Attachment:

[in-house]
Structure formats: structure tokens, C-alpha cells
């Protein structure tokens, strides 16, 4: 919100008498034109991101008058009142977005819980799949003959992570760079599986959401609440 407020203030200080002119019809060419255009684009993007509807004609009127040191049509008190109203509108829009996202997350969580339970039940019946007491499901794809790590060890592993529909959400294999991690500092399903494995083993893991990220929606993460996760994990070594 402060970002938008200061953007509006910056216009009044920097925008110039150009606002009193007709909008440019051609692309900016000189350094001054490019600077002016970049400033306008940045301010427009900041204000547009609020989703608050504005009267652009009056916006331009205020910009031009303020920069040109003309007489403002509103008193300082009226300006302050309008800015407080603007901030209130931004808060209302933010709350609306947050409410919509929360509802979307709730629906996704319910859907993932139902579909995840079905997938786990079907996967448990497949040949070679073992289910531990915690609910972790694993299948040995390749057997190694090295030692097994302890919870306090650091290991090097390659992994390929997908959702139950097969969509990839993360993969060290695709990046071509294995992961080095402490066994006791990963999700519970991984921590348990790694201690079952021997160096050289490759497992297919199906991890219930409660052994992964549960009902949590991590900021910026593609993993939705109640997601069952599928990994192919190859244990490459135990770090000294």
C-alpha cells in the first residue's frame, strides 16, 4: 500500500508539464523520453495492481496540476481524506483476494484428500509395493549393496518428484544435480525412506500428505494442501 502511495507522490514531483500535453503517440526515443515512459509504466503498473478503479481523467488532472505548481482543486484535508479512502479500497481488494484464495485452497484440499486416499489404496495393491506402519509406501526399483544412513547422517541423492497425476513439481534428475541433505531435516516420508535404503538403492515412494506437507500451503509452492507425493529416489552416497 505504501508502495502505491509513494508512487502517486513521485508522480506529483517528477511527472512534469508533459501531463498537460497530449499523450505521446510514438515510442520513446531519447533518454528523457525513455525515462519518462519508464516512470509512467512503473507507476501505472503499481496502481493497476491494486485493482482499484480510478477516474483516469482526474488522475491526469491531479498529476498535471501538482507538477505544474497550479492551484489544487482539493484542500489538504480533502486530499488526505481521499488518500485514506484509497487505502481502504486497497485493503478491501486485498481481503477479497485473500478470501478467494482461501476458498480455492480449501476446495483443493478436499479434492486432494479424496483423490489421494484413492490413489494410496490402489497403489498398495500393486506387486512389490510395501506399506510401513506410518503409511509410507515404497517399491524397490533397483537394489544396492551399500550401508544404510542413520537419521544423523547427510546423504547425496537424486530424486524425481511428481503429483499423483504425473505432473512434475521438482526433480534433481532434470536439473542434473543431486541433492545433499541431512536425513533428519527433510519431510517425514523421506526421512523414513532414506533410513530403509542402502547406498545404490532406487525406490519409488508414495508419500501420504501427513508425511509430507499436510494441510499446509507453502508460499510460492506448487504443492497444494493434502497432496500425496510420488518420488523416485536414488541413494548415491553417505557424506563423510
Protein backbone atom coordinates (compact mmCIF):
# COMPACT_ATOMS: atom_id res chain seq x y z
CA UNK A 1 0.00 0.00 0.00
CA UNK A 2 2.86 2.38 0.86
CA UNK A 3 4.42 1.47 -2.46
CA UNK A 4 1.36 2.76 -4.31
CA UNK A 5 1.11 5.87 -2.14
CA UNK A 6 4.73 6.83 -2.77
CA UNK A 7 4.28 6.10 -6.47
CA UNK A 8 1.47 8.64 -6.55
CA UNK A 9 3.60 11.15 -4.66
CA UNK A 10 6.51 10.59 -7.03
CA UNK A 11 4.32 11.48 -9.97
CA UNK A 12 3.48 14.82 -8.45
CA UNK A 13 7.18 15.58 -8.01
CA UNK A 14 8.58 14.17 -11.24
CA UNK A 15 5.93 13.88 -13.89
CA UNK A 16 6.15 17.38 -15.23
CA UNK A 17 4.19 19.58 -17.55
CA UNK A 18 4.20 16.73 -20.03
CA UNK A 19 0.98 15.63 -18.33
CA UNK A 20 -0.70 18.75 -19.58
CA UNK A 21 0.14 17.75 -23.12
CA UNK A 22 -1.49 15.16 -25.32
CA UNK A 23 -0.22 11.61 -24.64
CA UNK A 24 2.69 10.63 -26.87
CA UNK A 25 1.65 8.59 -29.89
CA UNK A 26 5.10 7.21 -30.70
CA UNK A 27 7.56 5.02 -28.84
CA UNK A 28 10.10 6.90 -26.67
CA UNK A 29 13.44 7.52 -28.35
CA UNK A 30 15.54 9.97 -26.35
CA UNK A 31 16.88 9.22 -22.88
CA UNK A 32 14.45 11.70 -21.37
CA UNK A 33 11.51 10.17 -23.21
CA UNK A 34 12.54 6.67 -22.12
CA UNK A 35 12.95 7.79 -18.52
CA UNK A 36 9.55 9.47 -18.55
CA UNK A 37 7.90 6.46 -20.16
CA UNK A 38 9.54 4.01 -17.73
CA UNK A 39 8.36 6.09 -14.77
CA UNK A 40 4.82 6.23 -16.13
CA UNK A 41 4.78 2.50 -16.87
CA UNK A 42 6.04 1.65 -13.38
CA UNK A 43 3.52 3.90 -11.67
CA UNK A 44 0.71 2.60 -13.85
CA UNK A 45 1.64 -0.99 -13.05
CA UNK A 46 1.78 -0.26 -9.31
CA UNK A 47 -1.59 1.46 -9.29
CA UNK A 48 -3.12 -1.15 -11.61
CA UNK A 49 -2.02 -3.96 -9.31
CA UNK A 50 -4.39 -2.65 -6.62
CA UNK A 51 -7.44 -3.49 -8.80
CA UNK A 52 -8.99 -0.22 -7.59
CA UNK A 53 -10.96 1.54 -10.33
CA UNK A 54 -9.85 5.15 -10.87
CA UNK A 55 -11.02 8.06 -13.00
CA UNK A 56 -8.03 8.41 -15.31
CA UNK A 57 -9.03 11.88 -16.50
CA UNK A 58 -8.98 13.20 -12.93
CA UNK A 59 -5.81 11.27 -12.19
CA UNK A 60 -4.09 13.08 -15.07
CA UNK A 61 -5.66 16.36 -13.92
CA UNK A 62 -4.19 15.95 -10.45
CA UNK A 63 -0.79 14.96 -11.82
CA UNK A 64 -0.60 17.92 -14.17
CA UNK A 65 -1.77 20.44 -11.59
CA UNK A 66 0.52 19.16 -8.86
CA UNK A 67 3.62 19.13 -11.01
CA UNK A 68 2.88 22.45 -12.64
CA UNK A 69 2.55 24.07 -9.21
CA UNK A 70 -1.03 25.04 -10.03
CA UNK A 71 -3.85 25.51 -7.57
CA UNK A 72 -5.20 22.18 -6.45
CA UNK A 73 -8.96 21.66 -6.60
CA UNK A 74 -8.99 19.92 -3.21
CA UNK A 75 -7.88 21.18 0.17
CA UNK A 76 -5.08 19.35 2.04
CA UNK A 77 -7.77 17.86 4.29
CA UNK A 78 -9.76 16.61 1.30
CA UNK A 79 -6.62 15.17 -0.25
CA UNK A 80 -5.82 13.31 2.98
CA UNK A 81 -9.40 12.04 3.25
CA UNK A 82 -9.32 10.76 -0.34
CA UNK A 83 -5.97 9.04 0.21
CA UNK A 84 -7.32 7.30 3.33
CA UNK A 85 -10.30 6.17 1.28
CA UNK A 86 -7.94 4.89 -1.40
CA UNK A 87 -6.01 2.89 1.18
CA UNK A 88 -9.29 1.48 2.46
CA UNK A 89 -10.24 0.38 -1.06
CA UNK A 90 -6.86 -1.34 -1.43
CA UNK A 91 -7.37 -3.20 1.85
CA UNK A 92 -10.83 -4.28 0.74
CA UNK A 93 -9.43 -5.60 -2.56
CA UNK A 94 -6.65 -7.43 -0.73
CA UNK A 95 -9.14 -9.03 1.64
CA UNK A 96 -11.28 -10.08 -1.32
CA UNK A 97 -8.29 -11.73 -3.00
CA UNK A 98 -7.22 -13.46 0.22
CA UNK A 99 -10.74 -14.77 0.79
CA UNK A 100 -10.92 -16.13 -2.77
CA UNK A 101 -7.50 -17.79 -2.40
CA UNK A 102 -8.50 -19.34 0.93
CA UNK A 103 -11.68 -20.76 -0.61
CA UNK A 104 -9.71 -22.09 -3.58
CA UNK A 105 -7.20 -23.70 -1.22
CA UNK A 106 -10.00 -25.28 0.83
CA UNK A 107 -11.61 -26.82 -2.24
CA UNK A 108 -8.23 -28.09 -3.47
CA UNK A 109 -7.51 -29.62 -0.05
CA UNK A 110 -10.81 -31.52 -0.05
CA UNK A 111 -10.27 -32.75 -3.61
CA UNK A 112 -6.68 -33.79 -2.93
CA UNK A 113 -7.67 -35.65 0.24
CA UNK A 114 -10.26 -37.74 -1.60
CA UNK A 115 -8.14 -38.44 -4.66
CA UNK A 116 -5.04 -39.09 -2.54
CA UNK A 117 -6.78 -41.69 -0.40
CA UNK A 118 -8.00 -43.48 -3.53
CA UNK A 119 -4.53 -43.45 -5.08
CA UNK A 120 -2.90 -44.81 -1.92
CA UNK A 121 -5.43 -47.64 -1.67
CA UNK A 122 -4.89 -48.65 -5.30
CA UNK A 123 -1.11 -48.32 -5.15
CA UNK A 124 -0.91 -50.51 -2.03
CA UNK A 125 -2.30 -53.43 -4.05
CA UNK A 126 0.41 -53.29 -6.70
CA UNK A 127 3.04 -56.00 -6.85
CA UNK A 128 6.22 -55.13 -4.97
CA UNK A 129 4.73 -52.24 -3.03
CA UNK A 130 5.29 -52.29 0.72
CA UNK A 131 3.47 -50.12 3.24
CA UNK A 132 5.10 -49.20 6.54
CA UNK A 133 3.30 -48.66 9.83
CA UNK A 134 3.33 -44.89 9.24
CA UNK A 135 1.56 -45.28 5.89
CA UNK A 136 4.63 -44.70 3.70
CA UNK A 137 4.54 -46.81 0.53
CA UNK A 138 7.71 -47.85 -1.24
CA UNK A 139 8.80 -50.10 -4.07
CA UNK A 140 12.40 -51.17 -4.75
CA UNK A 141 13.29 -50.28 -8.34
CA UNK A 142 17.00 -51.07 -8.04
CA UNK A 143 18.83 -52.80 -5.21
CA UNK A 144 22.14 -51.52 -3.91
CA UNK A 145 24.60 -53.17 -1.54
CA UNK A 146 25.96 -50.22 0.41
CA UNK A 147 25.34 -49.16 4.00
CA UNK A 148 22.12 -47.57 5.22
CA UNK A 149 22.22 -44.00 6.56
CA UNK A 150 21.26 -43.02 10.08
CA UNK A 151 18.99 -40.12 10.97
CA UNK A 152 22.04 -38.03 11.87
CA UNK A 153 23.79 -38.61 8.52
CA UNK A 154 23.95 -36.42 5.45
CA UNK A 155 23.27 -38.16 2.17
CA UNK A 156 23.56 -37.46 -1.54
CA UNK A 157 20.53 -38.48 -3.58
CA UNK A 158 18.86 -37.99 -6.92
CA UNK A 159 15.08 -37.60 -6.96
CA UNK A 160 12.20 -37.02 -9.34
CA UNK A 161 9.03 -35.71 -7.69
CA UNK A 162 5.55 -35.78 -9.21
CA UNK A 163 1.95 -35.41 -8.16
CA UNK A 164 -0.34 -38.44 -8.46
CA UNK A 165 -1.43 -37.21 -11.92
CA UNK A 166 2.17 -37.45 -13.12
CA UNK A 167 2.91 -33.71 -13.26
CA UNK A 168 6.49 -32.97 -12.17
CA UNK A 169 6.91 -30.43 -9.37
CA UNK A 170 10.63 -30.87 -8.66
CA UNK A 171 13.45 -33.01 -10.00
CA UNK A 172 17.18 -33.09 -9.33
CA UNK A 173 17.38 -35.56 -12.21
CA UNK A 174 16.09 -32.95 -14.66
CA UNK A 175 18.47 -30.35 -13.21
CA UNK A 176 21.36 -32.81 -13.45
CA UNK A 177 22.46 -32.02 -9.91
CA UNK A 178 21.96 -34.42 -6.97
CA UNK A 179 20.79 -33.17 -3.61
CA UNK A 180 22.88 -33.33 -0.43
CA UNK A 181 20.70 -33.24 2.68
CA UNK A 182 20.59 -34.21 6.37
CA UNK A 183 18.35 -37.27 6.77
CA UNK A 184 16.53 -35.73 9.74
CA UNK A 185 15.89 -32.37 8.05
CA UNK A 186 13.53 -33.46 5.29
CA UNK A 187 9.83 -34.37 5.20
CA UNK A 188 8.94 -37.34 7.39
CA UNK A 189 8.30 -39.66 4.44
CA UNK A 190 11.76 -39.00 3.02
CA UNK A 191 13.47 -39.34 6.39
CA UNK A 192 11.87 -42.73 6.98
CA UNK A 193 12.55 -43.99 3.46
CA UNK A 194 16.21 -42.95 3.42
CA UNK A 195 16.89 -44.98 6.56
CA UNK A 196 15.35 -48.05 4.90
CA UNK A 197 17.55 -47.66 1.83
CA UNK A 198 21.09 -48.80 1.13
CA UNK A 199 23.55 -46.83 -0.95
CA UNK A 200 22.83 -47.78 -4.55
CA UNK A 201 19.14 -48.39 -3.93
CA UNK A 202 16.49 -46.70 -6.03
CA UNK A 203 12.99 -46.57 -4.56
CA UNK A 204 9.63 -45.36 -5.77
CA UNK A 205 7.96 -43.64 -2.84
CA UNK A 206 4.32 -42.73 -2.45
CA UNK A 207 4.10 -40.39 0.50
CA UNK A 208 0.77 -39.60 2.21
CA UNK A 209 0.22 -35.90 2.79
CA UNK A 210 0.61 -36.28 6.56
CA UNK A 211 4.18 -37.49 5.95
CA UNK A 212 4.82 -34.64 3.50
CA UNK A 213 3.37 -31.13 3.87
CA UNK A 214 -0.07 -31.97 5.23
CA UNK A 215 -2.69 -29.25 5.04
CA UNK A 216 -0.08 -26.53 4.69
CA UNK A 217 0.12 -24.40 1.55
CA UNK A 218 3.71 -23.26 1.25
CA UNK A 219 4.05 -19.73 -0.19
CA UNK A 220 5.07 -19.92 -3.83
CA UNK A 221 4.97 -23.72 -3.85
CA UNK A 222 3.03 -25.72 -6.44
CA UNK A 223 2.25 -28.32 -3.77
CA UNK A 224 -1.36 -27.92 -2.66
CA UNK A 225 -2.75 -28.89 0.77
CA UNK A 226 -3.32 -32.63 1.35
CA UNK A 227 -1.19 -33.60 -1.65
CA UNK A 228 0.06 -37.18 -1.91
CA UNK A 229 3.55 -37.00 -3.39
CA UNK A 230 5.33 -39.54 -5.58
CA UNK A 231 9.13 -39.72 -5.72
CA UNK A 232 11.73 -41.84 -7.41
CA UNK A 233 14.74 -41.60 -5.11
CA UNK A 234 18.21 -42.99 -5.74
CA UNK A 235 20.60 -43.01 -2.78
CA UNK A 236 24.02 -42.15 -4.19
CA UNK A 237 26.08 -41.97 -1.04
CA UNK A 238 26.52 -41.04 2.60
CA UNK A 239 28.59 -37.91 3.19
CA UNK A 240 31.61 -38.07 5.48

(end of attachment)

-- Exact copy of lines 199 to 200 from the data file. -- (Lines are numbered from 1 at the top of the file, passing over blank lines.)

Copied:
CA UNK A 193 12.55 -43.99 3.46
CA UNK A 194 16.21 -42.95 3.42